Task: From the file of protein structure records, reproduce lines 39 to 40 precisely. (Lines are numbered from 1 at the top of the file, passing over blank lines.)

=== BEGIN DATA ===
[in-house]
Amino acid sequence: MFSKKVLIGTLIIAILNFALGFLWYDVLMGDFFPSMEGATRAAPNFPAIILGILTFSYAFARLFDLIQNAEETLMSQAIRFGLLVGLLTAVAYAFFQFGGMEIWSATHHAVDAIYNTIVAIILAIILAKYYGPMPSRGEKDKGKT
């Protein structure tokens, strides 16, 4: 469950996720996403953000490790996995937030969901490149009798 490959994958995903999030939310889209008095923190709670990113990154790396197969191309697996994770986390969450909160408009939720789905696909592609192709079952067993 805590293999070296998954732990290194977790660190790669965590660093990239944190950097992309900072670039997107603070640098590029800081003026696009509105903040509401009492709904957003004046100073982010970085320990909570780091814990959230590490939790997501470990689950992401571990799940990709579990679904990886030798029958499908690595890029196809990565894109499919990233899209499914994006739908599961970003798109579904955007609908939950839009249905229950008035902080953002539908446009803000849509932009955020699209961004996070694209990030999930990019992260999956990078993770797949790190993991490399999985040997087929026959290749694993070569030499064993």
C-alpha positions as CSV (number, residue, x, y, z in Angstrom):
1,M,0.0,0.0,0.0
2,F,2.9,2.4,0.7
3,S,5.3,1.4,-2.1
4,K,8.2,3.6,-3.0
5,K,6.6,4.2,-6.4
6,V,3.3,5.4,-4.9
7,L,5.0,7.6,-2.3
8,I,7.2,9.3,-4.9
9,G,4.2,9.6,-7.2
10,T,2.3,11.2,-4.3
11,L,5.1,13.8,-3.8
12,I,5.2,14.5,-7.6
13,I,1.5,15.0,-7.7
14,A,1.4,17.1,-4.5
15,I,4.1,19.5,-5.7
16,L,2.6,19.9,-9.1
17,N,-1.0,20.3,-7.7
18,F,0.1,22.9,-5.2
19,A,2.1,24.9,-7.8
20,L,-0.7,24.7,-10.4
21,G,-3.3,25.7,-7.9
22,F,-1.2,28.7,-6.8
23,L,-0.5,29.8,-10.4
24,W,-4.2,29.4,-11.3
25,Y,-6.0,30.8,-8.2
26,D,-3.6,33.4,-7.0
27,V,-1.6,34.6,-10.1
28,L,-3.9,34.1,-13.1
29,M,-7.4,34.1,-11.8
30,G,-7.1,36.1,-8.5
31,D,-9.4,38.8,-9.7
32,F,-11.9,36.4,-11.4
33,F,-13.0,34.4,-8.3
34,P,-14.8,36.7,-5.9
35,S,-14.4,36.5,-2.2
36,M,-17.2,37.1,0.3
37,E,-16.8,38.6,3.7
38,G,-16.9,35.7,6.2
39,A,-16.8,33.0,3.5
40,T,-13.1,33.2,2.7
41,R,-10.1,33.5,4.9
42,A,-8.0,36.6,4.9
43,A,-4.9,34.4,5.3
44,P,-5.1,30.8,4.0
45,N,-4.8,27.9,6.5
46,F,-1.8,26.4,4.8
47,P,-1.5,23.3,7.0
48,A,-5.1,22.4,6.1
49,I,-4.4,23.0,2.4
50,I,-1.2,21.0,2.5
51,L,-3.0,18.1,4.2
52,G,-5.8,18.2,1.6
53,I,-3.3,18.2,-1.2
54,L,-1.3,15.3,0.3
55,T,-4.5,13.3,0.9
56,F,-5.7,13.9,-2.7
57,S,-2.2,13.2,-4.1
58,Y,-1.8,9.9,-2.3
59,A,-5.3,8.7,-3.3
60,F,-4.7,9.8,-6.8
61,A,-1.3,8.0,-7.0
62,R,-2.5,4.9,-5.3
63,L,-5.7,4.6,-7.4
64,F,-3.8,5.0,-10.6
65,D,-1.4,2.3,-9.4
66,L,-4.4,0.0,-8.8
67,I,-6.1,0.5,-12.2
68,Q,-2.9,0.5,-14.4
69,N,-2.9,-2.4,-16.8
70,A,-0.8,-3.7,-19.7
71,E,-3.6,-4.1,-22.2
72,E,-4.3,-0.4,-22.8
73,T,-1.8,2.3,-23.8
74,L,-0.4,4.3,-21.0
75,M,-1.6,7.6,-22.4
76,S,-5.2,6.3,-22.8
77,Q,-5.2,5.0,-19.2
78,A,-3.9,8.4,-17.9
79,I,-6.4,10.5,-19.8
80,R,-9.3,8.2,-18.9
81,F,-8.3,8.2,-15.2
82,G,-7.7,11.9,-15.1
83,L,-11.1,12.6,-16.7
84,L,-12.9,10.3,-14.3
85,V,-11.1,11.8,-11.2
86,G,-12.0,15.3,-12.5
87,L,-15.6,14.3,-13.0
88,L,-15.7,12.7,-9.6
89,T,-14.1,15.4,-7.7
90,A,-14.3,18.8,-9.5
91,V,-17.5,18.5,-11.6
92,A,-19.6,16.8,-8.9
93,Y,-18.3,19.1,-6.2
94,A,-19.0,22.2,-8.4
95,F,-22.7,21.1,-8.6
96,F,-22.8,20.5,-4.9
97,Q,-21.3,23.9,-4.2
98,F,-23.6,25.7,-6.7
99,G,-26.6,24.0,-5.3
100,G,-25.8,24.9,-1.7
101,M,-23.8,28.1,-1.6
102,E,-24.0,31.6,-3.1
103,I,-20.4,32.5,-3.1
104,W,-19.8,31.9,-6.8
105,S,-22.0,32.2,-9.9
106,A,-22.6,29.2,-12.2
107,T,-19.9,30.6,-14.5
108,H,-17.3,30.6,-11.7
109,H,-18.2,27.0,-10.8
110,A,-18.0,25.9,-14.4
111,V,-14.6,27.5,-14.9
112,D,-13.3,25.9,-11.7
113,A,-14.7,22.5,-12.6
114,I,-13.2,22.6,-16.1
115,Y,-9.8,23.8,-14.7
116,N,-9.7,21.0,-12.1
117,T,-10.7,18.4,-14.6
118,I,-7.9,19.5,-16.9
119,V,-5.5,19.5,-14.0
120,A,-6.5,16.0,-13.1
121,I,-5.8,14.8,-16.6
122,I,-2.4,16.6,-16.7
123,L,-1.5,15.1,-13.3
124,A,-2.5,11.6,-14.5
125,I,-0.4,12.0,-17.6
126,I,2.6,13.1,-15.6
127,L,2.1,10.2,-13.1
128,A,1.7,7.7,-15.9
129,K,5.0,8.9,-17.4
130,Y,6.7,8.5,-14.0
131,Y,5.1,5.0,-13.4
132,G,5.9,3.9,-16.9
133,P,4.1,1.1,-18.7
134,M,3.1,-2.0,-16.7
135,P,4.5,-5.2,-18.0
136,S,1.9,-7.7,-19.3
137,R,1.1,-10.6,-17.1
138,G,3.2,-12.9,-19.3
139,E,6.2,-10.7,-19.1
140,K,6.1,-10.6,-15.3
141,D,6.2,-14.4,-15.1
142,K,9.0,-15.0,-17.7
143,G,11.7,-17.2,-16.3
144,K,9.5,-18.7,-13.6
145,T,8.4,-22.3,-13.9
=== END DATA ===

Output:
35,S,-14.4,36.5,-2.2
36,M,-17.2,37.1,0.3